Research by Junwei Jia, a doctoral candidate, is aimed at addressing growing public concerns about radiation contamination in the environment. Jia studied honeybee hives to create a computational model that could help determine the percentage of biota in a specific contaminated area.
By studying the bees’ daily movement pattern (landing on flowers, collecting pollen, going back to their hives), Jia can understand better how radiological contamination spreads throughout the environment.
“It is very efficient, because the bees go everywher,” he said.
Honeybees and other organisms may be more sensitive to radiation than humans, so Jia’s system promises to detect radiation at lower levels. He uses the converted codes to calculate radiation absorption in humans.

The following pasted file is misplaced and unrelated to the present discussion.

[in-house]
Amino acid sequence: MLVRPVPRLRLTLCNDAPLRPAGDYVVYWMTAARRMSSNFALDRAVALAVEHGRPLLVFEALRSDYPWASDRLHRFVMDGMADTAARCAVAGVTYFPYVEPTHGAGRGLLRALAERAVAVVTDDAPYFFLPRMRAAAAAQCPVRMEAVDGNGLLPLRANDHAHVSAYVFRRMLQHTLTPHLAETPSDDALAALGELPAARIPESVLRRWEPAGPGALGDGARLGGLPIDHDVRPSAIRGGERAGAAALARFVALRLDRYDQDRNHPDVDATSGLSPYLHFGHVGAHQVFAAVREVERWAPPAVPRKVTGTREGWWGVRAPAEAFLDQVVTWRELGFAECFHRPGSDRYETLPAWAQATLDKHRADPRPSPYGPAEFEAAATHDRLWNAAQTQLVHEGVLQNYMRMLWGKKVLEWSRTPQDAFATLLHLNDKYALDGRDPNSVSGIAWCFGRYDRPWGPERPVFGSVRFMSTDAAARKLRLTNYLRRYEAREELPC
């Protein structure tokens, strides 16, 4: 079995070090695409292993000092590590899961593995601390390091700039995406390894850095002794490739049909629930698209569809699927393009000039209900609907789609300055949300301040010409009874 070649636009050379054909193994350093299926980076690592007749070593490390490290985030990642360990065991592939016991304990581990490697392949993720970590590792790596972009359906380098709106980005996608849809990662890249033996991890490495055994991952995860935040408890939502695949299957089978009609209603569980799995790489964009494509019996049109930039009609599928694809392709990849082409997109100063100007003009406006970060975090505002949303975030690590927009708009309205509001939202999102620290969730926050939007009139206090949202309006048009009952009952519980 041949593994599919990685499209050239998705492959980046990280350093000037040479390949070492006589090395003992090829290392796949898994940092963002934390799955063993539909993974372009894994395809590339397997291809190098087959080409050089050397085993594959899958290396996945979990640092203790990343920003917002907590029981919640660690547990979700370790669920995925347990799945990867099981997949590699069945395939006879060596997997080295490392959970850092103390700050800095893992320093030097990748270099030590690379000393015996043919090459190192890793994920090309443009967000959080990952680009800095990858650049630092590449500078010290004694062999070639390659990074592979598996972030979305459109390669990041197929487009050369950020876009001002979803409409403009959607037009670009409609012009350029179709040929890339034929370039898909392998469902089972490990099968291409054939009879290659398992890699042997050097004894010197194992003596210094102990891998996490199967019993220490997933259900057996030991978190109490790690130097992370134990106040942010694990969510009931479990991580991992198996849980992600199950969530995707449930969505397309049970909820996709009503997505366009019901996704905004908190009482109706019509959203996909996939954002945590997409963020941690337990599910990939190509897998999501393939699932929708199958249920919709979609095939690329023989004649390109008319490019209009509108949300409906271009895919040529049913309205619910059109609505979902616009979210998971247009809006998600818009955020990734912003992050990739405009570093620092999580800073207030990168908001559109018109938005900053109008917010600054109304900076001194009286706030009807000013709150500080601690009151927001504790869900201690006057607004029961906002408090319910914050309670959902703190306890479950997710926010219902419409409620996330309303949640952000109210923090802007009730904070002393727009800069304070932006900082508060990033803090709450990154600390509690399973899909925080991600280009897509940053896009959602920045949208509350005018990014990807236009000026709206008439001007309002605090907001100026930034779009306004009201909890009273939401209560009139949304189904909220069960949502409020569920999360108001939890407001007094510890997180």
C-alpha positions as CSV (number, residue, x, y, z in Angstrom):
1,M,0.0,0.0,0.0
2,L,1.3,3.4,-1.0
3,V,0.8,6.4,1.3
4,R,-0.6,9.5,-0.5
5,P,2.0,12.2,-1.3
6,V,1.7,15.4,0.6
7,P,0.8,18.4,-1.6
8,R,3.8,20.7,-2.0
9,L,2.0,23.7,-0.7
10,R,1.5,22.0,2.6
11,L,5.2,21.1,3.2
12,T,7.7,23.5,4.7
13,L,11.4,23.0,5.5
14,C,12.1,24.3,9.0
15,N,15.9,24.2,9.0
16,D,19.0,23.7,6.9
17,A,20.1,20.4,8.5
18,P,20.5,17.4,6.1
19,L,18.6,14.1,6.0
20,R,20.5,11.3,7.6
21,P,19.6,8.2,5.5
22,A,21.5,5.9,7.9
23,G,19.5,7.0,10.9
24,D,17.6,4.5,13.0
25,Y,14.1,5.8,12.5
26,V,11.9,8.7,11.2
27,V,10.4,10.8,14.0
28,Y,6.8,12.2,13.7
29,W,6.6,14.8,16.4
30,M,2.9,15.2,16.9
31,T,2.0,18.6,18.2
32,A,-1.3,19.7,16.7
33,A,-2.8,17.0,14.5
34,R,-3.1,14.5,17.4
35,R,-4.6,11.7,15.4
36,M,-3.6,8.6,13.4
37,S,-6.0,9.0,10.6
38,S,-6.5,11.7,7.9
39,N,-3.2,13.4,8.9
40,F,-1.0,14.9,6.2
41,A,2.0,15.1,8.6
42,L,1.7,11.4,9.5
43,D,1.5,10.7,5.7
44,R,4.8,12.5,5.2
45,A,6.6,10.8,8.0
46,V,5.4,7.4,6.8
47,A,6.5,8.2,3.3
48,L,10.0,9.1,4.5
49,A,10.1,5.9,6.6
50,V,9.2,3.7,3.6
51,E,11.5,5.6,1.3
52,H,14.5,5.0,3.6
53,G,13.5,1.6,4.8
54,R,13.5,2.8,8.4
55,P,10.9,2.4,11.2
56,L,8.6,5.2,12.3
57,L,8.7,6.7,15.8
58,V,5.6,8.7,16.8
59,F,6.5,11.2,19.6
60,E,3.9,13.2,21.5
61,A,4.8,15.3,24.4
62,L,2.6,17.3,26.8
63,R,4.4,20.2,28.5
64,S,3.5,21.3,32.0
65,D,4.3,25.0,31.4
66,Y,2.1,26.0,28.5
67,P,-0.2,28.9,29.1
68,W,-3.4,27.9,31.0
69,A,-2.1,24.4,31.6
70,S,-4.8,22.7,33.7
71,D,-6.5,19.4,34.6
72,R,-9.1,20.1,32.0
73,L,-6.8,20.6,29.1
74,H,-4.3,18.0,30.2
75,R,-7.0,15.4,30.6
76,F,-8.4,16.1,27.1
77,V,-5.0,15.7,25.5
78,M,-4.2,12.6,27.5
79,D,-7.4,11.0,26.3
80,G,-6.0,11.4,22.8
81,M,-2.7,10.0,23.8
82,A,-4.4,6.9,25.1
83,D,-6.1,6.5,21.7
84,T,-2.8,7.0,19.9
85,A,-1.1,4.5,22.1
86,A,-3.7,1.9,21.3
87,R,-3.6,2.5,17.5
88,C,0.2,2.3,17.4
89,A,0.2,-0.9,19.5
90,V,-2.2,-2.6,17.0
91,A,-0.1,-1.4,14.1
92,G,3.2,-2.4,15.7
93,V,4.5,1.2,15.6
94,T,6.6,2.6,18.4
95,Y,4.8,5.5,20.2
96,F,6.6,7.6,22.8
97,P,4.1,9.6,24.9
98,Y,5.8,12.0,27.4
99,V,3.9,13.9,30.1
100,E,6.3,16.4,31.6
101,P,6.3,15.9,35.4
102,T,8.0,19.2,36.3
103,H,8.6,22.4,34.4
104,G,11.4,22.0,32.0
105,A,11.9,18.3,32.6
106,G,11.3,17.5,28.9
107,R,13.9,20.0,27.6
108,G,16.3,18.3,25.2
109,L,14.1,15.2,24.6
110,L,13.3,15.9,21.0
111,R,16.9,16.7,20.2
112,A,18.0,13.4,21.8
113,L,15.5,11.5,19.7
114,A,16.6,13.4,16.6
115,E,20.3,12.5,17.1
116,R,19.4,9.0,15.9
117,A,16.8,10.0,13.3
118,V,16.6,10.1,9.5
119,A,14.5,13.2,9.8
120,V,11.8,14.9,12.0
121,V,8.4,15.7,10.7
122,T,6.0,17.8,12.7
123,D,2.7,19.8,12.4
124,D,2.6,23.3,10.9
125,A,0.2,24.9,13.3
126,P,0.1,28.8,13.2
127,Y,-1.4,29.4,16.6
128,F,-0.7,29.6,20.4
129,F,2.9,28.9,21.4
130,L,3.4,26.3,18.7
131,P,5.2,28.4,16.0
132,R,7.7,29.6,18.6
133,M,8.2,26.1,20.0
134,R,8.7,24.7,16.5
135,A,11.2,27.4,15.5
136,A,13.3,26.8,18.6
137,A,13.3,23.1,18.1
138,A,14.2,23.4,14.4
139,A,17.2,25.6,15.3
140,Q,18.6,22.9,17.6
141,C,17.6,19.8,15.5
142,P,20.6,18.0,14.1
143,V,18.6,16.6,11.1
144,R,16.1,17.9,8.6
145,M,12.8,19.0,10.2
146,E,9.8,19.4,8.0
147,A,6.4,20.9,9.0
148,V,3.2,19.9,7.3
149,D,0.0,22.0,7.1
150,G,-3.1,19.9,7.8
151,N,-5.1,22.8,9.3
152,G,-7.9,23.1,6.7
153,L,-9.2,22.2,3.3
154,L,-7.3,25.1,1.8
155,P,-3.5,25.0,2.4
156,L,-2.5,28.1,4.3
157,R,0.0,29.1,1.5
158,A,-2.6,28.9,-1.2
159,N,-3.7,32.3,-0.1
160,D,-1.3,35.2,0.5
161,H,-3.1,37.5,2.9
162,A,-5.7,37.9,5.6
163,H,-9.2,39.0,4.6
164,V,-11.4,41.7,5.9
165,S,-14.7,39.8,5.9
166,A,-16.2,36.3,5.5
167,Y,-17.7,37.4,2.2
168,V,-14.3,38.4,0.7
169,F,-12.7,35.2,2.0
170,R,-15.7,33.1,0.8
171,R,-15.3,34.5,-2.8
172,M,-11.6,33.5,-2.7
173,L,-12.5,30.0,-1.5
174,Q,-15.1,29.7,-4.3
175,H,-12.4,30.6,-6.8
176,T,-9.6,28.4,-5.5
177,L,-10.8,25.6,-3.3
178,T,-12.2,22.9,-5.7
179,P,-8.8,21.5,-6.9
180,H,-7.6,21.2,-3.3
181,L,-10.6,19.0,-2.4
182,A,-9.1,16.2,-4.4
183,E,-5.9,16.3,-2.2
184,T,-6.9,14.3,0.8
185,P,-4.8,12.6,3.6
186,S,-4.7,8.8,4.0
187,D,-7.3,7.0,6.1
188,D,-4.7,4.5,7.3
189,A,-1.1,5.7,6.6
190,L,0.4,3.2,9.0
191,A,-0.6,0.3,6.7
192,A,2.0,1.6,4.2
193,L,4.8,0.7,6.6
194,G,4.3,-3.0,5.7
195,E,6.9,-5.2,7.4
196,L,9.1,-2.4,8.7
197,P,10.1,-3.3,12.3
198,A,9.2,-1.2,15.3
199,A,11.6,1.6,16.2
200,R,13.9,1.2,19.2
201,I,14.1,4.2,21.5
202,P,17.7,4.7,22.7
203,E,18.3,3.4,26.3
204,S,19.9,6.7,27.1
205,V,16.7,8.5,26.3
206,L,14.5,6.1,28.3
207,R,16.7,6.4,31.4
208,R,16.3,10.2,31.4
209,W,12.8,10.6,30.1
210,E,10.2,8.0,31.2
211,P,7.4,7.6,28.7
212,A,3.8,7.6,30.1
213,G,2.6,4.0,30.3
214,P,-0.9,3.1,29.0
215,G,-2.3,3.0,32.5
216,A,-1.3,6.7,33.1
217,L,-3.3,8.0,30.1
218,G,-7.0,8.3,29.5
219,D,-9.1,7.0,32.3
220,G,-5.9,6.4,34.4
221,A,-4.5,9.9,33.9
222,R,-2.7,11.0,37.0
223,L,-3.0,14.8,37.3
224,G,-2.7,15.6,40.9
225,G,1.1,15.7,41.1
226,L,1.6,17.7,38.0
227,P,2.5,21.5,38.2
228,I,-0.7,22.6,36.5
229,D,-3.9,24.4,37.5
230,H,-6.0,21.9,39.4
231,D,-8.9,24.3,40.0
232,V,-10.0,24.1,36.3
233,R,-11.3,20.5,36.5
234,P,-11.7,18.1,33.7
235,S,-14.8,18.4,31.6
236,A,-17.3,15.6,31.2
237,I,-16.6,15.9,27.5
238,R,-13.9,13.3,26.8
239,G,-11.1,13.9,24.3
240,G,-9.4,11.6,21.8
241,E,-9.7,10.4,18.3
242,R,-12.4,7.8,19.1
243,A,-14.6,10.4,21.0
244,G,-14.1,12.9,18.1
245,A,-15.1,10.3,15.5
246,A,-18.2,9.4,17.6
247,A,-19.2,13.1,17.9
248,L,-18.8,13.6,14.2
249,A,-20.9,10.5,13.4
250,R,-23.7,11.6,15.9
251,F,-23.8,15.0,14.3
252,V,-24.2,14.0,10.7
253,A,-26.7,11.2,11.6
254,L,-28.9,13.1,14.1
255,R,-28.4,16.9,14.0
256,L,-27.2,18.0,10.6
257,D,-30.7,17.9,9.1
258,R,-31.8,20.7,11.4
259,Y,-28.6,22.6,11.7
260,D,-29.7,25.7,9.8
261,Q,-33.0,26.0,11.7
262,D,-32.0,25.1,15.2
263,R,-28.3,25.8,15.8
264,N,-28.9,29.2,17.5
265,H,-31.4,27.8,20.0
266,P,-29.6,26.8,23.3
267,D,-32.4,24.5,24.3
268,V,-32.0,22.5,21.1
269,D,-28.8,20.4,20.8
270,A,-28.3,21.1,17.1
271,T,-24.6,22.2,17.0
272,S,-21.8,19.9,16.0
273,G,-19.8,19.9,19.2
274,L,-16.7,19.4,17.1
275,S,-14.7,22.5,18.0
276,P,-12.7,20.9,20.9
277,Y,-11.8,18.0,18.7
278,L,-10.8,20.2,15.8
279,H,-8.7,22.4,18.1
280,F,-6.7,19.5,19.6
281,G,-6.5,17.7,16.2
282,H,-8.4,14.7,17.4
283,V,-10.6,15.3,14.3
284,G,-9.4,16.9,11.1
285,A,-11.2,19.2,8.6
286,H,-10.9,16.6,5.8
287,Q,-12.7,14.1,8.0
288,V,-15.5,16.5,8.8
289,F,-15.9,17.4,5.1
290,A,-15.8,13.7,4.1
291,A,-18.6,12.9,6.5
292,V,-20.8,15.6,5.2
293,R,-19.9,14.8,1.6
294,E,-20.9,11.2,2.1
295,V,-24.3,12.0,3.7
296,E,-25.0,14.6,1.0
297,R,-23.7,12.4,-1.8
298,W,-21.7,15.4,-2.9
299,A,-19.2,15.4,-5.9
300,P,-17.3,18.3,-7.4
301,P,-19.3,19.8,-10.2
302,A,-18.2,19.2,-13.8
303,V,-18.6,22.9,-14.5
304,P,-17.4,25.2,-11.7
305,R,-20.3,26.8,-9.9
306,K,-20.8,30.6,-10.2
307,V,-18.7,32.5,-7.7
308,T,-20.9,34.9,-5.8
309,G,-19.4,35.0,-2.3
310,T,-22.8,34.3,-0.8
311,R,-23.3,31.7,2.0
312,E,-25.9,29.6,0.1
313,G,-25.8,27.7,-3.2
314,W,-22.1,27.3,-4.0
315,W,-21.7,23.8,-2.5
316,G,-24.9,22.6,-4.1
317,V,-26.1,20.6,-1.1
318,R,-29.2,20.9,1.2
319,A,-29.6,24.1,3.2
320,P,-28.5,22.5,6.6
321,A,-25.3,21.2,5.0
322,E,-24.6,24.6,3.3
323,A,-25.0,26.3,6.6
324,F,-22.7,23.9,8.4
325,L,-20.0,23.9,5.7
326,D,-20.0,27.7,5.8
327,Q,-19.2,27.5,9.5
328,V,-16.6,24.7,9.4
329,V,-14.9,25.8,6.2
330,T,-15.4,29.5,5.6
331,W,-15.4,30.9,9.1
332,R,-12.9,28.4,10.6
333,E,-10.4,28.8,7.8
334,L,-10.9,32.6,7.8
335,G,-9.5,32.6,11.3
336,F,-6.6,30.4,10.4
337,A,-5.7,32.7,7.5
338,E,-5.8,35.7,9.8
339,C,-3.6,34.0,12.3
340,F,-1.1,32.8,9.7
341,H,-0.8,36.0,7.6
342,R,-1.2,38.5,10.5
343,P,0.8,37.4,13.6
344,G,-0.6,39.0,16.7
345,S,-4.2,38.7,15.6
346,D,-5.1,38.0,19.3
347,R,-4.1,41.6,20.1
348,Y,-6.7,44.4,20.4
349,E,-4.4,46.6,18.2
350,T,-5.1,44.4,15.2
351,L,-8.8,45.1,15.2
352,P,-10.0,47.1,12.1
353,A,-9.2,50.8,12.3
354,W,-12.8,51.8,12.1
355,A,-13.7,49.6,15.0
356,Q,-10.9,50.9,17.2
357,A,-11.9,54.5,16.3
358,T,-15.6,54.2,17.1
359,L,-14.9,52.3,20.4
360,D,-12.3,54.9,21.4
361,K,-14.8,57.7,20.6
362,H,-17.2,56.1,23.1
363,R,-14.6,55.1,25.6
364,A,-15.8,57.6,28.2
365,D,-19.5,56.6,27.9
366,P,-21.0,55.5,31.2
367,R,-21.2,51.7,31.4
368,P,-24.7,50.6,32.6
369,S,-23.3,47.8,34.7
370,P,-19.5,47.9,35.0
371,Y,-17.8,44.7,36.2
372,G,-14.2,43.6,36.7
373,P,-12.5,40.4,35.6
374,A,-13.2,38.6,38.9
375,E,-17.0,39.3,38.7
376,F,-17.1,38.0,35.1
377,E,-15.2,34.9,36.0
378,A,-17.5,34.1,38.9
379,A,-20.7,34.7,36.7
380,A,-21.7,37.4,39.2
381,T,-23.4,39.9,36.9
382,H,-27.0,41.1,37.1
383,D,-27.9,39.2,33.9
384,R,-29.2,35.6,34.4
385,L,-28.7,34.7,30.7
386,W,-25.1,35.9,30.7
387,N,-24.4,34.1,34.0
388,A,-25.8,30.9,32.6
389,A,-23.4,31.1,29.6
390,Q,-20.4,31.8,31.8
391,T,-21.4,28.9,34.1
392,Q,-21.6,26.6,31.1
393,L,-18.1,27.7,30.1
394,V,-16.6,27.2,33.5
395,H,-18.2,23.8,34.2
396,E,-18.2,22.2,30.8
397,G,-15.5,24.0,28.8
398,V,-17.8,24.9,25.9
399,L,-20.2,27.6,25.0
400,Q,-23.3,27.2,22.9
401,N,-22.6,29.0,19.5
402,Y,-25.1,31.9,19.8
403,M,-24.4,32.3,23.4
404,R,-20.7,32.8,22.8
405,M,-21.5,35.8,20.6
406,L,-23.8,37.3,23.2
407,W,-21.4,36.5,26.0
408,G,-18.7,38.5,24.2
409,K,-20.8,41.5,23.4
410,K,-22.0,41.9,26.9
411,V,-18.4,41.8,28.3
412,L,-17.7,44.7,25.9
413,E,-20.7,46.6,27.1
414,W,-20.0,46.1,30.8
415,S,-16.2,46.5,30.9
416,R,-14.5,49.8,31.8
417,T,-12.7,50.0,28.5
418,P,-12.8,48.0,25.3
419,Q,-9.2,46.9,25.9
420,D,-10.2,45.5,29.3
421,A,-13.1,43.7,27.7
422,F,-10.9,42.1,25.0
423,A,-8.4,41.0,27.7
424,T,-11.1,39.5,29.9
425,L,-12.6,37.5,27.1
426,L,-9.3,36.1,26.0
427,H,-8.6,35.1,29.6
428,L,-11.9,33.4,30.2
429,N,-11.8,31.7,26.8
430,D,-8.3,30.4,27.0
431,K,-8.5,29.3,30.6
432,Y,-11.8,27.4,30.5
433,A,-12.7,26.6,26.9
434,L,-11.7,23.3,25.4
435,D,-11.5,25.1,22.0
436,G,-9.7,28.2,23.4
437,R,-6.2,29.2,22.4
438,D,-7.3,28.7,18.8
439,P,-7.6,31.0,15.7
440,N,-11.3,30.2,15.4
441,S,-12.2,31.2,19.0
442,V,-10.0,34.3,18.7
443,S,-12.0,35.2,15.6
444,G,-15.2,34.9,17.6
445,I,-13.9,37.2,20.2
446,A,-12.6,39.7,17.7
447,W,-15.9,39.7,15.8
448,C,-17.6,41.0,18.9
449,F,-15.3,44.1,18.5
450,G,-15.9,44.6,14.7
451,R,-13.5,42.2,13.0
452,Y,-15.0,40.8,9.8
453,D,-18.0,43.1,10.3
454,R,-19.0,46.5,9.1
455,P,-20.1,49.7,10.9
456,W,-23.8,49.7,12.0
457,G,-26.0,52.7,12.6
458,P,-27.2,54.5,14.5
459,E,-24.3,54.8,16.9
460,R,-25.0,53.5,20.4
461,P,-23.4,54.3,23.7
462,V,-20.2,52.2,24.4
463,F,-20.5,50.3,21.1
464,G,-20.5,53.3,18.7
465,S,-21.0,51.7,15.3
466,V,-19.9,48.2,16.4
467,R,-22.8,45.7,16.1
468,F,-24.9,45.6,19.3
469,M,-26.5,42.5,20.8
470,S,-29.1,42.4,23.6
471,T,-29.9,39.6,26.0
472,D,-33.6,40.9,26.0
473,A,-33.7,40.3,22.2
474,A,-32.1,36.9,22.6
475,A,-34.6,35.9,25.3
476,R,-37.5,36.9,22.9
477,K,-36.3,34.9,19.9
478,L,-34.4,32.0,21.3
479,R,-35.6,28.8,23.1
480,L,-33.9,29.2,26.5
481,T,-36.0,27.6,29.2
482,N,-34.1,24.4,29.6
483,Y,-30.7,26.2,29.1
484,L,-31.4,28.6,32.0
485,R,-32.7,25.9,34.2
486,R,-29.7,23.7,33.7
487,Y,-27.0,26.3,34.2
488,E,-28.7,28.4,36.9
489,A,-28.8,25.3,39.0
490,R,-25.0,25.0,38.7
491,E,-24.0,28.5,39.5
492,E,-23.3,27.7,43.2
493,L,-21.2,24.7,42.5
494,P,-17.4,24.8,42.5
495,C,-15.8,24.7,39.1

Jia came to Oregon State from China because of its top-10 ranked Radiation Health Physics program and because his advisor, Kathryn Higley, is known for her ecology-related research.
Master’s student Steven Czyz is developing a system that can detect radio isotopes from nuclear explosions at extremely low concentrations. This will be useful in determining if underground nuclear testing has being carried out, Czyz said.
“My design improves upon other systems,” said Czyz who came to Oregon State from Michigan and hopes to pursue a doctorate at Oregon State following completion of his master’s degree. “With this system, we can say without a doubt whether or not there was a nuclear detonation.”
Another distinguishing characteristic of this detection system is that it operates at room temperature, eliminating the need for cooling.